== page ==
etc. and this might be treated with its appropriate answer and countersubject, if desired. Some subjects will furnish a stretto in strict canon, and this should be always reserved for the concluding portion of the fugue, by way of climax. If the fugue ends with an episode, such concluding episode is called the Coda (or tail-piece). It is also customary, in fugues of more than two parts, to introduce a Pedal, or point d'orgue, towards the end, which is a long note held out, almost always in the bass part, on which many imitations and strettos can be built which would often be otherwise impracticable. The only notes which can be thus held out as pedals are the dominant and the tonic. The tonic pedal can only be used as a close to the whole piece. The dominant pedal should occur just before the close. It is not necessary to use a tonic pedal in every fugue, but a dominant pedal is almost indispensable.

Fugues for instruments may be written with more freedom than those for voices, but in all kinds the above rules and principles should be maintained. The fugue-form is one of the most important of all musical forms, and all the great classical composers have left us samples of their skill in this department of the art of music. At the same time it must be observed that in the early days of contrapuntal writing the idea of a fugue was very different from that which we now understand by that term. In Morley's 'Plaine and easie Introduction to practicall Musicke,' published in 1597, at p. 76, we find the following definition:—'We call that a fugue, when one part beginneth, and the other singeth the same, for some number of notes (which the first did sing), as thus for example:

{ \override Score.TimeSignature #'stencil = ##f \time 4/2 \clef soprano << \relative g' { r\breve g1 c | b a g fis | g d' ~ d c b \bar "||" }
\new Staff { \clef alto \relative g { g1 c b a g fis g d' c b a a g } } >> }

This we should now-a-days call a specimen of simple imitation at the octave, in two parts; yet it is from such a small germ as this that the sublime structure of a modern fugue has been gradually developed. Orazio Benevoli (d. 1672) was probably the first of the Italian composers who wrote fugues containing anything like formal development. Later, in the 17th century, however, every Italian composer of church music produced more or less elaborated fugues, those of Leo, Clari, Alessandro Scarlatti, Colonna, Durante, and Pergolesi being among the best.

But it was in Germany that fugue-writing, both vocal and instrumental, reached the highest development and attained the greatest perfection. It would fill a volume to enumerate all the great fuguists of that wonderfully musical nation during the 17th and 18th centuries. Two or three names, however, stand out in bright relief, and cannot be passed over. Sebastian Bach occupies the very pinnacle among fugue-composers, and Handel should be ranked next him. The student should diligently study the fugal works of these great masters, and make them his model. Bach has even devoted a special work to the subject, which is indispensable to the student. [See Art of Fugue.] The treatises of Mattheson, Marpurg, Fux, Albrechtsberger, and André, are also valuable. Among more modern writers may be mentioned Cherubini, Fétis, and Reicha. We abstain from mentioning the works of living authors who have contributed much valuable matter to the literature of this subject. Mozart should be quoted as the first who combined the forms of the sonata and the fugue, as in the overture to 'Die Zauberflöte,' and in the last movement of his 'Jupiter Symphony.'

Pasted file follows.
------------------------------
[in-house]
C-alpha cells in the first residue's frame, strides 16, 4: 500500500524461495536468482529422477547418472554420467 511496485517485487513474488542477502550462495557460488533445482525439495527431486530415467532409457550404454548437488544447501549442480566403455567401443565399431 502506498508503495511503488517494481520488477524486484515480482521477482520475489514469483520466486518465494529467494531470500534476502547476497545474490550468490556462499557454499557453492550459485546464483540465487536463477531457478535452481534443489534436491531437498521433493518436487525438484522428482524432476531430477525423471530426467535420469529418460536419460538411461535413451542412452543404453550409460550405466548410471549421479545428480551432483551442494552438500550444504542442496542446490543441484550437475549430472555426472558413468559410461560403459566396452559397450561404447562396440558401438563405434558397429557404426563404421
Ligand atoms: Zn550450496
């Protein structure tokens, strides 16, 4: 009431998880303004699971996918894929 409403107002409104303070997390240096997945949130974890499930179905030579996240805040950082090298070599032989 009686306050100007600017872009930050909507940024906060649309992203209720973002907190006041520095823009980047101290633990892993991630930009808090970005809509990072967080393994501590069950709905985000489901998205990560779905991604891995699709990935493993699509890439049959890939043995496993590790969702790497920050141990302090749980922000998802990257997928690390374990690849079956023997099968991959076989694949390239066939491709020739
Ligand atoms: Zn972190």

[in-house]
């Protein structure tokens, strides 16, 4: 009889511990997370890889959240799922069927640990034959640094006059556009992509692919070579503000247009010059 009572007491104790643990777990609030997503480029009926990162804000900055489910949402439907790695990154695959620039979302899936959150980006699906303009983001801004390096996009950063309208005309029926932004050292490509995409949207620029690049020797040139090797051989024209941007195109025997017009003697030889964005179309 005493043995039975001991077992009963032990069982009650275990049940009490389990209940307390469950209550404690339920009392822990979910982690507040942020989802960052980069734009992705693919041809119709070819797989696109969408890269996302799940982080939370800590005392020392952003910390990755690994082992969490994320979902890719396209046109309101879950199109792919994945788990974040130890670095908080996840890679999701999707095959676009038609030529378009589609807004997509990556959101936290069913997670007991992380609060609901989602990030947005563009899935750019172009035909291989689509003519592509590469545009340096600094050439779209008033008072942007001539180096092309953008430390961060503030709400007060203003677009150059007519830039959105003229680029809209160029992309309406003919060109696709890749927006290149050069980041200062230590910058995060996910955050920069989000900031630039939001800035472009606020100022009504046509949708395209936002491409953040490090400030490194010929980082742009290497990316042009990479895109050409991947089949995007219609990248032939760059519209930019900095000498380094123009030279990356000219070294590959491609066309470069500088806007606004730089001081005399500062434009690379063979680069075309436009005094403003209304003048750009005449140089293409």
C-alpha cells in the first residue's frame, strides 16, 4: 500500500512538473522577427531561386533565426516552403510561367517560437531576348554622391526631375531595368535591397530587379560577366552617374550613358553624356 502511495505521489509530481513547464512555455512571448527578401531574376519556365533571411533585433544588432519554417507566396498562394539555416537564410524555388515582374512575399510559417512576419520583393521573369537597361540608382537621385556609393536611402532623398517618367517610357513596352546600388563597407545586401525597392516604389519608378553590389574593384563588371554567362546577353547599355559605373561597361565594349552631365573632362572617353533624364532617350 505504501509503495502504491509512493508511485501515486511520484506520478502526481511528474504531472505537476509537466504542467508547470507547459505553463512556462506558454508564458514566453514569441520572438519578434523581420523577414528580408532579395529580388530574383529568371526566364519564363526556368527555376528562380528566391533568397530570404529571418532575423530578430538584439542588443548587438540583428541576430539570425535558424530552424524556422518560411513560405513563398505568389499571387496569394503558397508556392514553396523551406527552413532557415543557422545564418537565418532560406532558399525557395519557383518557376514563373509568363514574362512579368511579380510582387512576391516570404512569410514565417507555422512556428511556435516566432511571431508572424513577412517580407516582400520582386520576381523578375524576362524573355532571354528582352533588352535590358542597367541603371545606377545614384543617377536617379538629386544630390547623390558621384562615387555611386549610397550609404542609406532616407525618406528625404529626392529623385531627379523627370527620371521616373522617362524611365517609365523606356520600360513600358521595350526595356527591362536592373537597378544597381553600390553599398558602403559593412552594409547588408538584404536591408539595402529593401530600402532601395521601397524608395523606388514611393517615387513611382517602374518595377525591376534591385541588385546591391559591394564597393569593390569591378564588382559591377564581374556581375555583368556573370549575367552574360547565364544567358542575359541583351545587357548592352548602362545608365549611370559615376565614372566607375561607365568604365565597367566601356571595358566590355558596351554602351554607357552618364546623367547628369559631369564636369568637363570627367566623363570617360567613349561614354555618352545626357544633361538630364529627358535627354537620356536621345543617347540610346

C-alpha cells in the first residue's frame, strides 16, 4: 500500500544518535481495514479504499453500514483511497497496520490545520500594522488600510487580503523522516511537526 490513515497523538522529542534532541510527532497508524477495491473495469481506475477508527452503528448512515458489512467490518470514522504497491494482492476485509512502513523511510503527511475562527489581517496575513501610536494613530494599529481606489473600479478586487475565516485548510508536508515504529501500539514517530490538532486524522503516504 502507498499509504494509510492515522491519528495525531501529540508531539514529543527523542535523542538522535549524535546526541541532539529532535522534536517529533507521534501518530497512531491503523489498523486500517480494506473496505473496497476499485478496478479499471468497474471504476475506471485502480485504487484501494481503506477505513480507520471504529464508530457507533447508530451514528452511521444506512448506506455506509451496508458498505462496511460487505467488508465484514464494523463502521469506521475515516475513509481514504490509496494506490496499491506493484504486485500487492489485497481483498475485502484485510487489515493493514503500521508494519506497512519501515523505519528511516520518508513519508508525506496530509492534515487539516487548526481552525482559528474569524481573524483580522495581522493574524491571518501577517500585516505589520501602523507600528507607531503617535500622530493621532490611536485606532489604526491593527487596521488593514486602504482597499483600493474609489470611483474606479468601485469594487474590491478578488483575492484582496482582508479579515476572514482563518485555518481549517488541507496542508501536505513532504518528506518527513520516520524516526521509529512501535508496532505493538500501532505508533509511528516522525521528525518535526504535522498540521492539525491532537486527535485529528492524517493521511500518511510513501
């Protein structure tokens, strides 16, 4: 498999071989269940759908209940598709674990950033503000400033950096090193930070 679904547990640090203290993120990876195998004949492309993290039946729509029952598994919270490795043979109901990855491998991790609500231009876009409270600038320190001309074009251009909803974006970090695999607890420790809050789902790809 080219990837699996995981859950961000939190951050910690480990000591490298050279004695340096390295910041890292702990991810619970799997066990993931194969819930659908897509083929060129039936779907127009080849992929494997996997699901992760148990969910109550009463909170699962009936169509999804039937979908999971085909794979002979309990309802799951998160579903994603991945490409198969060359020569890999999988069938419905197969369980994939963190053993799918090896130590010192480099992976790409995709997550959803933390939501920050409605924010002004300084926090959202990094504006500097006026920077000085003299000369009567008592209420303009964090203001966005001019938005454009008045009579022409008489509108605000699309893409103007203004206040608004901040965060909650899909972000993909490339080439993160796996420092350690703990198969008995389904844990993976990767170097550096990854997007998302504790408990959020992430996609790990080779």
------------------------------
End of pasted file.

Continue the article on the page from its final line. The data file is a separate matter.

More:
It is perhaps difficult for a composer at the present day to find a great variety of original fugue-subjects. But the possible ways of treating them are so inexhaustible that a fugue can always be made to appear quite new even though the theme on which it is based be trite and hackneyed. And here we have one of the great advantages of this form of composition—namely, that it does not so absolutely require the origination of really new melodies as every other form necessarily does. But, on the other hand, it does require a command of all the resources of harmony and counterpoint to produce fugues which shall not be mere imitations of what has been done by previous composers; and it also needs genius of a high order to apply those resources so as to avoid the reproach of dryness and lack of interest so often cast upon the fugal style of composition.
  1. This is the modern meaning. In the early days of counterpoint a Tonal fugue was one in which the relations of the subject and answer were governed by the old Church modes, in which each Authentic mode had its related Plagal mode. [See Real Fugue.]